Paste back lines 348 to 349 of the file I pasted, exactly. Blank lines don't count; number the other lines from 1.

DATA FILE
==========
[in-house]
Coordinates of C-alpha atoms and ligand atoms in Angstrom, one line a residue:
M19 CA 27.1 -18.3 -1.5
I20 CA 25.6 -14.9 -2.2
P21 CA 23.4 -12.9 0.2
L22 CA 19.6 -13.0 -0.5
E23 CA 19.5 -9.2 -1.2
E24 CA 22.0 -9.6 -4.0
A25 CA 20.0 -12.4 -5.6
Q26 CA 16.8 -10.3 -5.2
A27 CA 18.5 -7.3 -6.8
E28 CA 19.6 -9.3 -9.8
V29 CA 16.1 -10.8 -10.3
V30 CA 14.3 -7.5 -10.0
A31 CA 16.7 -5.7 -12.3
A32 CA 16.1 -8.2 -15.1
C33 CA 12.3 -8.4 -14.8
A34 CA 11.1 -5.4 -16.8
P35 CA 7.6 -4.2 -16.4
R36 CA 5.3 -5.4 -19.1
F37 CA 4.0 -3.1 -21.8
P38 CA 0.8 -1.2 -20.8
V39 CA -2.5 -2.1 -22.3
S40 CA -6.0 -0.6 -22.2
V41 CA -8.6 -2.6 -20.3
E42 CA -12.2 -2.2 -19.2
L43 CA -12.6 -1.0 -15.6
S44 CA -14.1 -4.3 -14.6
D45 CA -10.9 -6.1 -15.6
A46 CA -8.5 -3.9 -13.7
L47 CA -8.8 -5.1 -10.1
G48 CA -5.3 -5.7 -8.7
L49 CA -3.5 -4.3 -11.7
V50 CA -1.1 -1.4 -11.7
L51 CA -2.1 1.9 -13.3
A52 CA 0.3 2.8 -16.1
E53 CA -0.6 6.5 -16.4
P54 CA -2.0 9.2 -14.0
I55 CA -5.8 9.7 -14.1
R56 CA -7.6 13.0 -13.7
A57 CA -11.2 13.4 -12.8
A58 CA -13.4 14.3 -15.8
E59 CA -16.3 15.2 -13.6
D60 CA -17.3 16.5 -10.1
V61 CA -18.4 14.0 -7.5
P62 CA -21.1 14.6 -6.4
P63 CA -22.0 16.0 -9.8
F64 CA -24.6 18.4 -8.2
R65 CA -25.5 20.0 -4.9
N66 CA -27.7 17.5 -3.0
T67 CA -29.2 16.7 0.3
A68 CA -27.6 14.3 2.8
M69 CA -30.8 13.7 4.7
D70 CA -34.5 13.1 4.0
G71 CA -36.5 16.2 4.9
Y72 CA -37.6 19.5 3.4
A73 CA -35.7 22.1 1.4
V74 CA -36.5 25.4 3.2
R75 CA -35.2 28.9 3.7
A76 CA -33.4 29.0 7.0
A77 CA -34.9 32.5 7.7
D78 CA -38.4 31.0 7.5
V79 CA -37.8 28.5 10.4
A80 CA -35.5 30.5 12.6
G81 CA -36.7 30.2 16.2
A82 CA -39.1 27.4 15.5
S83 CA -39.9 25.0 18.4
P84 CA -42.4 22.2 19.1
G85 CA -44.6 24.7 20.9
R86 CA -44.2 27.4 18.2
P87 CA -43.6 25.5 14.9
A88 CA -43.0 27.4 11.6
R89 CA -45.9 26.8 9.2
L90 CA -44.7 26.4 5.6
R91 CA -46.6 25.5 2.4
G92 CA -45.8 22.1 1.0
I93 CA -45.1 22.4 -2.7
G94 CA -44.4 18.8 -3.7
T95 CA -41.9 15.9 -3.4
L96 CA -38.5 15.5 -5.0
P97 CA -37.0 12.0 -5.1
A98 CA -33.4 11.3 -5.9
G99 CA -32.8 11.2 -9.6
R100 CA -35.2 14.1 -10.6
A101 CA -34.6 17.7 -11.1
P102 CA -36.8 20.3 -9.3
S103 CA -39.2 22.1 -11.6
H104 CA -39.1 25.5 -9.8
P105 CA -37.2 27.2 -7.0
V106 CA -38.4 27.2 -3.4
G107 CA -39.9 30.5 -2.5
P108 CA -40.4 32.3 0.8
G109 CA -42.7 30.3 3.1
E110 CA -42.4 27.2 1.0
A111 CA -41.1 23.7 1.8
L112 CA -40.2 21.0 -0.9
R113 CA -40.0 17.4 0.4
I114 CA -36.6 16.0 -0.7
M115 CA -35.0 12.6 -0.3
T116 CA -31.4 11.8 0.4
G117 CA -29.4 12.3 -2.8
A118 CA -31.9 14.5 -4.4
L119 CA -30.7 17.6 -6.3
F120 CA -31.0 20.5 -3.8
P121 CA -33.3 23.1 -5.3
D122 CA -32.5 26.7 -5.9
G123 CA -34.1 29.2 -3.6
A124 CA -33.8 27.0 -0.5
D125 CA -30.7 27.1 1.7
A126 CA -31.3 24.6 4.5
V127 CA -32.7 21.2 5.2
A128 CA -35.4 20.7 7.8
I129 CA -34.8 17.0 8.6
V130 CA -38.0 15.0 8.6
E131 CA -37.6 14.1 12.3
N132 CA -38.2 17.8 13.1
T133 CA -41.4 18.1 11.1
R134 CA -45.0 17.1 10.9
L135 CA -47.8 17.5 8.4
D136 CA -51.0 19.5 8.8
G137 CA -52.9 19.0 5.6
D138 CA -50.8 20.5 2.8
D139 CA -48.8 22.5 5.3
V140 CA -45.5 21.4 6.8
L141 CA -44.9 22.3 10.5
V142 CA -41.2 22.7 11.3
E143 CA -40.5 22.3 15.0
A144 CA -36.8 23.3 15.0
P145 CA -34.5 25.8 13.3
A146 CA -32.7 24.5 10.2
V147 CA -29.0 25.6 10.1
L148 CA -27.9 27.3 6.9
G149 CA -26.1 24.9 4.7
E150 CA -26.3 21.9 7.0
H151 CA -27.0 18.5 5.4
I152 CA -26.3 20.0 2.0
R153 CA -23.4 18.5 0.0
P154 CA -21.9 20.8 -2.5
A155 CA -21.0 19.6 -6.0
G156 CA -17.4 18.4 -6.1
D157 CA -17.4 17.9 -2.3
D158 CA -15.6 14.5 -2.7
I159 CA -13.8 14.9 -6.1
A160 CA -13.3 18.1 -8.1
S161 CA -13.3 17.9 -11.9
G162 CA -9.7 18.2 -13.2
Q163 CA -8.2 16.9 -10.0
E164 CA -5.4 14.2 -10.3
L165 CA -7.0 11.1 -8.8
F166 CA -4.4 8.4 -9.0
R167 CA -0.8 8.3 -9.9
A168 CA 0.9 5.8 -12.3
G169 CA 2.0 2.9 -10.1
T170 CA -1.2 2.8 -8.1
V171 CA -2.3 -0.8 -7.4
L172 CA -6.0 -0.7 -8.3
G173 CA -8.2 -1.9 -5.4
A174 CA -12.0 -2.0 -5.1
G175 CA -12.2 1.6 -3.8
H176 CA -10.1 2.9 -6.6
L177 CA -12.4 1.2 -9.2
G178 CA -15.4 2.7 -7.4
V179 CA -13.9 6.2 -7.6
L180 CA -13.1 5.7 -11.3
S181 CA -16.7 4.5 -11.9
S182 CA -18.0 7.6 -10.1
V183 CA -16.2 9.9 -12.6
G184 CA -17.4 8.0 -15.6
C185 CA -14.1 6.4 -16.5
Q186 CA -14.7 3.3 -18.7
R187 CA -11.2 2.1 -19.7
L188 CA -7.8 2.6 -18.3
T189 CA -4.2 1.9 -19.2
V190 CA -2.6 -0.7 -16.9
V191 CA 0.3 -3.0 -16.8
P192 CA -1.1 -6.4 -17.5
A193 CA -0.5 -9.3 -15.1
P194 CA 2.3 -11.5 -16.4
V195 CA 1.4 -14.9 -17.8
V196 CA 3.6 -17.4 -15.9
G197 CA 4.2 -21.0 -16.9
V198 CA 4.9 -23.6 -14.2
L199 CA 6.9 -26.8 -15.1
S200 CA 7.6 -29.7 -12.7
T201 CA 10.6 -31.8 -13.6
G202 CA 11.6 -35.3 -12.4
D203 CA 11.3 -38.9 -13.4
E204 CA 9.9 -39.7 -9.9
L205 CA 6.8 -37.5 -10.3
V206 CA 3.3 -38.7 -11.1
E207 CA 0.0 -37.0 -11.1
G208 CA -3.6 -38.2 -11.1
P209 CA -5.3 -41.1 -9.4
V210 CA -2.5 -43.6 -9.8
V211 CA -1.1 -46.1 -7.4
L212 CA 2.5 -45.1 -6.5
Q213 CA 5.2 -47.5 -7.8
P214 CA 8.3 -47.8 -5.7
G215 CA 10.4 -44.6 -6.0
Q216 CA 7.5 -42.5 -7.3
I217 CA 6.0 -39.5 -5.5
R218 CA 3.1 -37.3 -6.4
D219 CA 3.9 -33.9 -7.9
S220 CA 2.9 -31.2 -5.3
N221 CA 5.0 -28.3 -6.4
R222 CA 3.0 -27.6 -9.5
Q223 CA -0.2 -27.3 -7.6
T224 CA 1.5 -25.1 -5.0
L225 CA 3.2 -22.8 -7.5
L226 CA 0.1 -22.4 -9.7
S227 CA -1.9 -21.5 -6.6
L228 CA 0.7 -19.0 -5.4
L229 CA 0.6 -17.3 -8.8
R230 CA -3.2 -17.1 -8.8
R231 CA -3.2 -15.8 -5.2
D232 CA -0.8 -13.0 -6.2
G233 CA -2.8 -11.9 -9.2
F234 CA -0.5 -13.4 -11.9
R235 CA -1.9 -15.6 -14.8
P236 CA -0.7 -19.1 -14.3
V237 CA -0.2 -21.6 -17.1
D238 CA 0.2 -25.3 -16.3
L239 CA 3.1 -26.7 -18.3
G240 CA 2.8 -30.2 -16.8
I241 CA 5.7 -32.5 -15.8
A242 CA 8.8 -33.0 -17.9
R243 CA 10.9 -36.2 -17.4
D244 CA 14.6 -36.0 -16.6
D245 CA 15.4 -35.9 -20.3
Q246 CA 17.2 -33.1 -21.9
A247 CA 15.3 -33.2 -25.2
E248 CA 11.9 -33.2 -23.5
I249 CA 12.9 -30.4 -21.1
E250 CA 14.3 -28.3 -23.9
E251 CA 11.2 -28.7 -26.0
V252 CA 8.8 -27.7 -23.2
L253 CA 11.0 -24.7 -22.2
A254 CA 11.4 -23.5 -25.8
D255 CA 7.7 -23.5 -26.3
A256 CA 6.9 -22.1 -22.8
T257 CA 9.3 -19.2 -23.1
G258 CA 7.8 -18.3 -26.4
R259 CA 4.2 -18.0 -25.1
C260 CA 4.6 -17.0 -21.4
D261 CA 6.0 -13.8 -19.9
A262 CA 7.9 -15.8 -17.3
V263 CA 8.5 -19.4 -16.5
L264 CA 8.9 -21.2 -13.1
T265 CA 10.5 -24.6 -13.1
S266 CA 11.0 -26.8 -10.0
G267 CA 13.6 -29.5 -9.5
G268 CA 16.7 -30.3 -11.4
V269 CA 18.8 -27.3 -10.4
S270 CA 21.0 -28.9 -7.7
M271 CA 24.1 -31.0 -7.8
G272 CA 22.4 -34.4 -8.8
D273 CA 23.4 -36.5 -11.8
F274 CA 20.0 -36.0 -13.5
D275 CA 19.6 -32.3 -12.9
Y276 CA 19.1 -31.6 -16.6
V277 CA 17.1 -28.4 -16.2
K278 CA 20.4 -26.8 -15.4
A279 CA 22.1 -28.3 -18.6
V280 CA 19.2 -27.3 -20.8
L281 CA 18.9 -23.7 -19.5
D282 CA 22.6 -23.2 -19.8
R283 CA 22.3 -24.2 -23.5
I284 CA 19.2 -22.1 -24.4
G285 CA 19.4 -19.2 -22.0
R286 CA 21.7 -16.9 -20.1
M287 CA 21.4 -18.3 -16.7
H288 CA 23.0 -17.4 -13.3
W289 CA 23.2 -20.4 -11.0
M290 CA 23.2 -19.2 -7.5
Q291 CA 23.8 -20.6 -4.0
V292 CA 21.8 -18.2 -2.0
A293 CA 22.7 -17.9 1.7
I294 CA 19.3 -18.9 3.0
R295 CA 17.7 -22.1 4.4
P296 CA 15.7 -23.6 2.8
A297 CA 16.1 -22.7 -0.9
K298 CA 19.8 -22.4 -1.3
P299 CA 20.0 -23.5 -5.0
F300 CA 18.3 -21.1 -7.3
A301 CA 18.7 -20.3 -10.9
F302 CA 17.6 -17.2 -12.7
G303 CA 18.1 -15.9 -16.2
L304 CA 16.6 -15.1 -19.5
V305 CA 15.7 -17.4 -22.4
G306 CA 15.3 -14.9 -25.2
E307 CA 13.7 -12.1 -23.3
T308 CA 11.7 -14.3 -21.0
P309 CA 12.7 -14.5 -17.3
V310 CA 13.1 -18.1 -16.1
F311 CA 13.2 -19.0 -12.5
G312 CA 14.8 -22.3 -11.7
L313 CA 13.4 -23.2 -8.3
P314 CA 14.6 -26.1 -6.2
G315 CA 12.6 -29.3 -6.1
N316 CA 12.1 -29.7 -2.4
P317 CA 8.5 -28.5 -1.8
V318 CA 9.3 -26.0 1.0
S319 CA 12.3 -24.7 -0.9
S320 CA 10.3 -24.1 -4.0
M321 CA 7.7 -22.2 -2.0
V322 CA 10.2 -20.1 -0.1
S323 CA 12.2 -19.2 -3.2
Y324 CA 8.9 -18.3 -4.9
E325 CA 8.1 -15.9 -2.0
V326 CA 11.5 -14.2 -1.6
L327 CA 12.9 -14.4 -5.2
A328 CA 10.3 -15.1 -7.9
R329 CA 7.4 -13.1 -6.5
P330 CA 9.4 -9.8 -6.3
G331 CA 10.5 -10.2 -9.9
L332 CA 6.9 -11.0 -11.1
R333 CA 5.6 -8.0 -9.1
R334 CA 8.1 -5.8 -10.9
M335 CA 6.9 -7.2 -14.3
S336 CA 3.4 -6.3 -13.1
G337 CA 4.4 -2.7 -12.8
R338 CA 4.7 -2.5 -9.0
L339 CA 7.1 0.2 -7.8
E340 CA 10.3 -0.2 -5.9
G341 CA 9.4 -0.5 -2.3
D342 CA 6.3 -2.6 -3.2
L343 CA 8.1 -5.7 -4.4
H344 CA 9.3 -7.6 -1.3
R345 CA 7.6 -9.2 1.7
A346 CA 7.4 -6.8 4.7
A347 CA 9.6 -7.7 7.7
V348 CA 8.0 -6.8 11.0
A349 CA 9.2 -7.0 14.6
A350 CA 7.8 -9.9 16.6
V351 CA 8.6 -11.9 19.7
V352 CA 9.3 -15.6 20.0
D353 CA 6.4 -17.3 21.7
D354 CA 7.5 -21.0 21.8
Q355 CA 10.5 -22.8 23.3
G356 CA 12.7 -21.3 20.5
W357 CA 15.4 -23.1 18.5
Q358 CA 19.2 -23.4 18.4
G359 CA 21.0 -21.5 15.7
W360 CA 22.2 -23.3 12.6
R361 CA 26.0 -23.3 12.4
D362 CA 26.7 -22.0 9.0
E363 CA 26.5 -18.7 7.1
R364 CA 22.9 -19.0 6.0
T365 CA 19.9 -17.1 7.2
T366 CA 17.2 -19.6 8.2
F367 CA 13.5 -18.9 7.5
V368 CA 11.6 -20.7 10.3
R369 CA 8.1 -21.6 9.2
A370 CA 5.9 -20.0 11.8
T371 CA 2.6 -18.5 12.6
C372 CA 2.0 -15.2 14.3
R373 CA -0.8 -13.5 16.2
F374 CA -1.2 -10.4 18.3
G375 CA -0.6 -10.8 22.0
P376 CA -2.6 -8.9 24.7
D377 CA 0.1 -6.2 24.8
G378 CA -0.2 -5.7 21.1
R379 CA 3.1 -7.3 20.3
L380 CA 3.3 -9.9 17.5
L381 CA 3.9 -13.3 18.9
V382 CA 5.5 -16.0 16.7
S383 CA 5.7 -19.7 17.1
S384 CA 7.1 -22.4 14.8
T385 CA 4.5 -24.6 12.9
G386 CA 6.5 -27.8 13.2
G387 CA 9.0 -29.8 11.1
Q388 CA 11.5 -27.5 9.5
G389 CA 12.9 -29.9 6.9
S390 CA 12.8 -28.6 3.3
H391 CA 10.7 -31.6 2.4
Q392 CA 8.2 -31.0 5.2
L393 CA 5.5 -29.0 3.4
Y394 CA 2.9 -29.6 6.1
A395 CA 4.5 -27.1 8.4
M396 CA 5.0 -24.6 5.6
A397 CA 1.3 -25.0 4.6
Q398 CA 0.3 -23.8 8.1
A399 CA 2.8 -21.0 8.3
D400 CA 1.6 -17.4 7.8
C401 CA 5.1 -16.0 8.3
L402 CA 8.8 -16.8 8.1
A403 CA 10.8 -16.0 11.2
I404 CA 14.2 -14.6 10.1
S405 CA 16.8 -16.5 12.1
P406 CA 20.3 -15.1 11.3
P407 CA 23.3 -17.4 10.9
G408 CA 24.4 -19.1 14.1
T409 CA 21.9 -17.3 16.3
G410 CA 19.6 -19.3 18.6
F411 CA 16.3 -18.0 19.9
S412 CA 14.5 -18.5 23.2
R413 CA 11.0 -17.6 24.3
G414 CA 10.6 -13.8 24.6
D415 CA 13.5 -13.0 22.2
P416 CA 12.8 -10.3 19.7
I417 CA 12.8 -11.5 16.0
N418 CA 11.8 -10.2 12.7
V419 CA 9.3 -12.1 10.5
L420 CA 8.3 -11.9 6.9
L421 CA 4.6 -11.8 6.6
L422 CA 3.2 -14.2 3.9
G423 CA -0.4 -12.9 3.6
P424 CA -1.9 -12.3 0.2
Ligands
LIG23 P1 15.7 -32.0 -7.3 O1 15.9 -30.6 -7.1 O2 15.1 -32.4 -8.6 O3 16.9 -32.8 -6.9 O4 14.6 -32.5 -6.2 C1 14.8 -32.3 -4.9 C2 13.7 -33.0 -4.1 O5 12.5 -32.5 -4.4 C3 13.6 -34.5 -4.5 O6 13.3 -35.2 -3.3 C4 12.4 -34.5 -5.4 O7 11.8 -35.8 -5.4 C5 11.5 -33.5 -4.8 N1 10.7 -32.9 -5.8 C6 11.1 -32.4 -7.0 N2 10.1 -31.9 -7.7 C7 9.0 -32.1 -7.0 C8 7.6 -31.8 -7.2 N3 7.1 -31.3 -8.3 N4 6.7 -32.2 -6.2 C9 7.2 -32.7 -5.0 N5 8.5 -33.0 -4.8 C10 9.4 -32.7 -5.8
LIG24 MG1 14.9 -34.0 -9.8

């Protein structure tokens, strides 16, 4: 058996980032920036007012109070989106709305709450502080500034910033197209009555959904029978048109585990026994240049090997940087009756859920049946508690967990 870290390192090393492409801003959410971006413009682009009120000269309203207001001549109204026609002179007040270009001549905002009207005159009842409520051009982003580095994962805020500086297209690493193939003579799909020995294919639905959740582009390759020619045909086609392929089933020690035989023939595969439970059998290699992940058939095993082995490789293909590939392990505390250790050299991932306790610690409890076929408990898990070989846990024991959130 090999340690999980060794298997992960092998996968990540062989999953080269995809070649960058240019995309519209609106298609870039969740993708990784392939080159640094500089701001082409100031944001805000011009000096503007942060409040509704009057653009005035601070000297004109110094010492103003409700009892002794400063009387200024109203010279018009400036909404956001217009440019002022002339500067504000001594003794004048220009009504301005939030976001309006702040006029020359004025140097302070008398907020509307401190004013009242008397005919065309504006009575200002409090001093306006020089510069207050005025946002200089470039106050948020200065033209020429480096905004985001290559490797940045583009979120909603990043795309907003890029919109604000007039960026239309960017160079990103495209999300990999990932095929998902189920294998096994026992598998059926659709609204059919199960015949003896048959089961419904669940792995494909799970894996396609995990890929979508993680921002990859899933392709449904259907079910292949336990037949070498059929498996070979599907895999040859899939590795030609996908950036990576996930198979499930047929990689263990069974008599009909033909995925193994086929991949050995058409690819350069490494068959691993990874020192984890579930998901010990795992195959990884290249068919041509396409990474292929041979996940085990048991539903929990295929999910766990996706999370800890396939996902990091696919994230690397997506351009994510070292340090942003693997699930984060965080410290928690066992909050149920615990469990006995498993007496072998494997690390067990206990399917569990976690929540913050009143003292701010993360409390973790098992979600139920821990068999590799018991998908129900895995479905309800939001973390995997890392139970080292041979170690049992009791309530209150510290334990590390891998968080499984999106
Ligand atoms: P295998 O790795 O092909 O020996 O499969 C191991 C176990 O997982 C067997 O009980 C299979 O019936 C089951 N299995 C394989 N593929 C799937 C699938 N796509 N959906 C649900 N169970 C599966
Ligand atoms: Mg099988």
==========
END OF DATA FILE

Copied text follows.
R364 CA 22.9 -19.0 6.0
T365 CA 19.9 -17.1 7.2